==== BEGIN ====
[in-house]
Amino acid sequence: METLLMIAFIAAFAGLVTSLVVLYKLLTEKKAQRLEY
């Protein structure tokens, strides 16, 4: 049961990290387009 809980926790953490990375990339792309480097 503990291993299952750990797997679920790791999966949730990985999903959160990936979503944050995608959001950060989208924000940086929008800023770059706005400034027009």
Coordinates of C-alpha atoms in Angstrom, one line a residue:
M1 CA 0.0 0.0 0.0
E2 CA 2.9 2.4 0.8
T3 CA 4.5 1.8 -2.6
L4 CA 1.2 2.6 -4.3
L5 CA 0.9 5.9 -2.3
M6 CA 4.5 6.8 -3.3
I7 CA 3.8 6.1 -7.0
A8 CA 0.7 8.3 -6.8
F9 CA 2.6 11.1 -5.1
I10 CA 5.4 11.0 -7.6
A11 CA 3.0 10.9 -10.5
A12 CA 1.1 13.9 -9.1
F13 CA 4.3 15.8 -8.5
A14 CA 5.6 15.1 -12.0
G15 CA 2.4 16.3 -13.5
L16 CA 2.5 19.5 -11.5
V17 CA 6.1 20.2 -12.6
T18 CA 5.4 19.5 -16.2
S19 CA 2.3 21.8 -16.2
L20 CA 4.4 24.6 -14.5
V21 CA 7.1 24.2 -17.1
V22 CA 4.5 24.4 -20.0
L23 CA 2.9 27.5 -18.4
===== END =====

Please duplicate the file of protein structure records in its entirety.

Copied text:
[in-house]
Amino acid sequence: METLLMIAFIAAFAGLVTSLVVLYKLLTEKKAQRLEY
């Protein structure tokens, strides 16, 4: 049961990290387009 809980926790953490990375990339792309480097 503990291993299952750990797997679920790791999966949730990985999903959160990936979503944050995608959001950060989208924000940086929008800023770059706005400034027009």
Coordinates of C-alpha atoms in Angstrom, one line a residue:
M1 CA 0.0 0.0 0.0
E2 CA 2.9 2.4 0.8
T3 CA 4.5 1.8 -2.6
L4 CA 1.2 2.6 -4.3
L5 CA 0.9 5.9 -2.3
M6 CA 4.5 6.8 -3.3
I7 CA 3.8 6.1 -7.0
A8 CA 0.7 8.3 -6.8
F9 CA 2.6 11.1 -5.1
I10 CA 5.4 11.0 -7.6
A11 CA 3.0 10.9 -10.5
A12 CA 1.1 13.9 -9.1
F13 CA 4.3 15.8 -8.5
A14 CA 5.6 15.1 -12.0
G15 CA 2.4 16.3 -13.5
L16 CA 2.5 19.5 -11.5
V17 CA 6.1 20.2 -12.6
T18 CA 5.4 19.5 -16.2
S19 CA 2.3 21.8 -16.2
L20 CA 4.4 24.6 -14.5
V21 CA 7.1 24.2 -17.1
V22 CA 4.5 24.4 -20.0
L23 CA 2.9 27.5 -18.4